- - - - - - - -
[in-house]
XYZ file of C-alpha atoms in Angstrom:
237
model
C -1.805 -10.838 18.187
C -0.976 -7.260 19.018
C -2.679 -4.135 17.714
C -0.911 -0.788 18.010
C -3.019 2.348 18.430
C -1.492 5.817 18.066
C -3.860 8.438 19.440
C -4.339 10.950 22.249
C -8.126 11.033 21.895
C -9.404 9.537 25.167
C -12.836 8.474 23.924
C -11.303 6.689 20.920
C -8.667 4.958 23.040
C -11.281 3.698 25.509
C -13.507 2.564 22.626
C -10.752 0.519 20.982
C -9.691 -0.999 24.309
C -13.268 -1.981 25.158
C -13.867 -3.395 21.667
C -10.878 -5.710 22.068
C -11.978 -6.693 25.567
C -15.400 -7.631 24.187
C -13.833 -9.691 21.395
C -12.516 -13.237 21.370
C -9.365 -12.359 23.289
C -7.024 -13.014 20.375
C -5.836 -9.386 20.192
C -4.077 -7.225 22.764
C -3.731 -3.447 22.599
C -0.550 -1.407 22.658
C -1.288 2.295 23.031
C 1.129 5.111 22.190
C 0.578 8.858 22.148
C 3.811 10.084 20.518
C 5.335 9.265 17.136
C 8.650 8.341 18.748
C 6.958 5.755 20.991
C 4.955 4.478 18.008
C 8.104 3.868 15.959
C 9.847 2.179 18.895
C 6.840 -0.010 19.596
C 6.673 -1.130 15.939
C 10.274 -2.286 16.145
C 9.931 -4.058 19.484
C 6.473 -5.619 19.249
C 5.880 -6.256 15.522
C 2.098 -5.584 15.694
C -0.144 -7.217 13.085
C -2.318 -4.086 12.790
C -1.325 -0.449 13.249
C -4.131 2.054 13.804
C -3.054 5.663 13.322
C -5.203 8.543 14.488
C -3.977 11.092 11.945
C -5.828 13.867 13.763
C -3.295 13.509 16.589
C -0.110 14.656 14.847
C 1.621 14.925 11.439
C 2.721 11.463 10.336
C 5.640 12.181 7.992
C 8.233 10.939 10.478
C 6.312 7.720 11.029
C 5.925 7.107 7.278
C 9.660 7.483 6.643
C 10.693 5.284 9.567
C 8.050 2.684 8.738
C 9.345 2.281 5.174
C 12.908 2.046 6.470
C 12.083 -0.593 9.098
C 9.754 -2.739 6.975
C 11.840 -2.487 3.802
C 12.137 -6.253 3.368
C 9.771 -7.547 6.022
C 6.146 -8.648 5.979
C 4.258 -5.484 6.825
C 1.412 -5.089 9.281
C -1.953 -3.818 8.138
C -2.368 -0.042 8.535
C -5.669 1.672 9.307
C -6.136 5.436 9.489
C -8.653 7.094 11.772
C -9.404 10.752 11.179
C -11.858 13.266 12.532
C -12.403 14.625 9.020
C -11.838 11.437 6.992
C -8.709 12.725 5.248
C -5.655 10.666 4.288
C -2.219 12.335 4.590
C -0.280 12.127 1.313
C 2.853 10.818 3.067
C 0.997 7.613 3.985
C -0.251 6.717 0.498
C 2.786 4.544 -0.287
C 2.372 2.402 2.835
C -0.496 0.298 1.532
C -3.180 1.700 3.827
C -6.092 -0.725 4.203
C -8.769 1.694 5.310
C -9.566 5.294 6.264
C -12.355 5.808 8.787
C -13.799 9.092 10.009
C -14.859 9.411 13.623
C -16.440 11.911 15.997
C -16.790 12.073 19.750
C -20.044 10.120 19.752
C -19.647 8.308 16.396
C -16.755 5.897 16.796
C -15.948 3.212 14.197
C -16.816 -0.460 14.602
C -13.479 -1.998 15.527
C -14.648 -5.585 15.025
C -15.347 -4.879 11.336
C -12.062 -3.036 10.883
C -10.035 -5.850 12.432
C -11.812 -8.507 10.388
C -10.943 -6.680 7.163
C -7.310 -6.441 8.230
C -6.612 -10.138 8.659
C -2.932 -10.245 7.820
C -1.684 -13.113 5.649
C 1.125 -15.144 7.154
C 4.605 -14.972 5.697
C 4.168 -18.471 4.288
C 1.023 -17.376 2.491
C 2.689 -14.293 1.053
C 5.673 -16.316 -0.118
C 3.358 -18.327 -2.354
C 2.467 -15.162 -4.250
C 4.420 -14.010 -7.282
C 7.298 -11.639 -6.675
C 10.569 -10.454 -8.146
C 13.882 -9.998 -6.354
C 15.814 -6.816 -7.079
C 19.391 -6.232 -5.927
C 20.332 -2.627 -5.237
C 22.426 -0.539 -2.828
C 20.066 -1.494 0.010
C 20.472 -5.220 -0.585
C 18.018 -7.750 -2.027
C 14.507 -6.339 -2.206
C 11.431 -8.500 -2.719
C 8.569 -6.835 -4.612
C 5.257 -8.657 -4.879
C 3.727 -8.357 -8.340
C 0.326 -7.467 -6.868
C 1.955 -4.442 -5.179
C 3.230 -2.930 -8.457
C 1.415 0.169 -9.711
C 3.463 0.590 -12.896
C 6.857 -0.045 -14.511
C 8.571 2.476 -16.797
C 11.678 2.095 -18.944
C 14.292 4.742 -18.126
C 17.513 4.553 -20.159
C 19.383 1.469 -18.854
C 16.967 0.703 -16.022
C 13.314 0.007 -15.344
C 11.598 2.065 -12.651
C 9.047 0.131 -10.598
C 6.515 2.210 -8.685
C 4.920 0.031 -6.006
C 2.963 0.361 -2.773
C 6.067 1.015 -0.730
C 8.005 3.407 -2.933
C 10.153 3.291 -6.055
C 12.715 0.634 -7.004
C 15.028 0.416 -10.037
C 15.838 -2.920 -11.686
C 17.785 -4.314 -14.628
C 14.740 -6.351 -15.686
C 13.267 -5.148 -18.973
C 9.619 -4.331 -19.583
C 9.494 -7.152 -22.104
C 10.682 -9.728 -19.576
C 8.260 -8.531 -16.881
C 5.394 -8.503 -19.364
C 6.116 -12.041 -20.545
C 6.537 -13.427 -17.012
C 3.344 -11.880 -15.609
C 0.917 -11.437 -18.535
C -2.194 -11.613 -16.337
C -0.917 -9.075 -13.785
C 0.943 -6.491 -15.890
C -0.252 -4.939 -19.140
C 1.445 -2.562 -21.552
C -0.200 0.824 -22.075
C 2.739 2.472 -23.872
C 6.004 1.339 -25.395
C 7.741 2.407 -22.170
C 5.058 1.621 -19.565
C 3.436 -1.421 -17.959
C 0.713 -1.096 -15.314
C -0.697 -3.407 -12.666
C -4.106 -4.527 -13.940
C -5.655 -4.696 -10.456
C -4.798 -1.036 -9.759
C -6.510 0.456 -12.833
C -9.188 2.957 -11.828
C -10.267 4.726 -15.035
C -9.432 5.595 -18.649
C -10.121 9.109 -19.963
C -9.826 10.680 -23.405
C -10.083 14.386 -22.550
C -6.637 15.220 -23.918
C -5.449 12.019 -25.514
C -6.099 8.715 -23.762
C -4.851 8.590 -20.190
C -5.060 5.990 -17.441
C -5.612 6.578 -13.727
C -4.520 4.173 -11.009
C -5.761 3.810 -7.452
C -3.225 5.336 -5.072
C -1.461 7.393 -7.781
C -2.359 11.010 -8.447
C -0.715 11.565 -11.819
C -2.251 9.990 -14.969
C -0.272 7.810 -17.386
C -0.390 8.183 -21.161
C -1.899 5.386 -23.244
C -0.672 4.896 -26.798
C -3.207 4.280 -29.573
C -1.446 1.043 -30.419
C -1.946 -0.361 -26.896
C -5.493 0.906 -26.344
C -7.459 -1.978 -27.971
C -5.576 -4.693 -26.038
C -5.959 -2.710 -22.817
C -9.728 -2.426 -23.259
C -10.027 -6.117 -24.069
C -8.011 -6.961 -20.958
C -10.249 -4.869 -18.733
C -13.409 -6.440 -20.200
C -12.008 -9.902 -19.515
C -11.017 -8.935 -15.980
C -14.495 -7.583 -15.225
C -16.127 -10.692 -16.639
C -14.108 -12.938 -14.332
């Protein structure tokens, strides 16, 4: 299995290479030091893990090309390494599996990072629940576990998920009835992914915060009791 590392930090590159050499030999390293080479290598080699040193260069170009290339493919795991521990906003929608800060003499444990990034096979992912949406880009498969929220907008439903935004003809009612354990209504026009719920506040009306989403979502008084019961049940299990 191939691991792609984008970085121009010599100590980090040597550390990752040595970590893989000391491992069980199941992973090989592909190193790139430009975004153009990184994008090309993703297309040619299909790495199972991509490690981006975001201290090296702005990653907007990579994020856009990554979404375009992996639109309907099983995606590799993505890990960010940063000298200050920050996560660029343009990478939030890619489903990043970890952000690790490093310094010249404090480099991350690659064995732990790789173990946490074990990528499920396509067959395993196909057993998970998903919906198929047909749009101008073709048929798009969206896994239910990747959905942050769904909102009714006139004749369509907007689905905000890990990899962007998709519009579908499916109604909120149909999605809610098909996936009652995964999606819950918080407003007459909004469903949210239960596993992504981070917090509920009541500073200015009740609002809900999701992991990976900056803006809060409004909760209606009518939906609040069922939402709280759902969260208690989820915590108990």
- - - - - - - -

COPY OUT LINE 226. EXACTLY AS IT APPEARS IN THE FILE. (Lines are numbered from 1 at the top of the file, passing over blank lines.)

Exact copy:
C -1.446 1.043 -30.419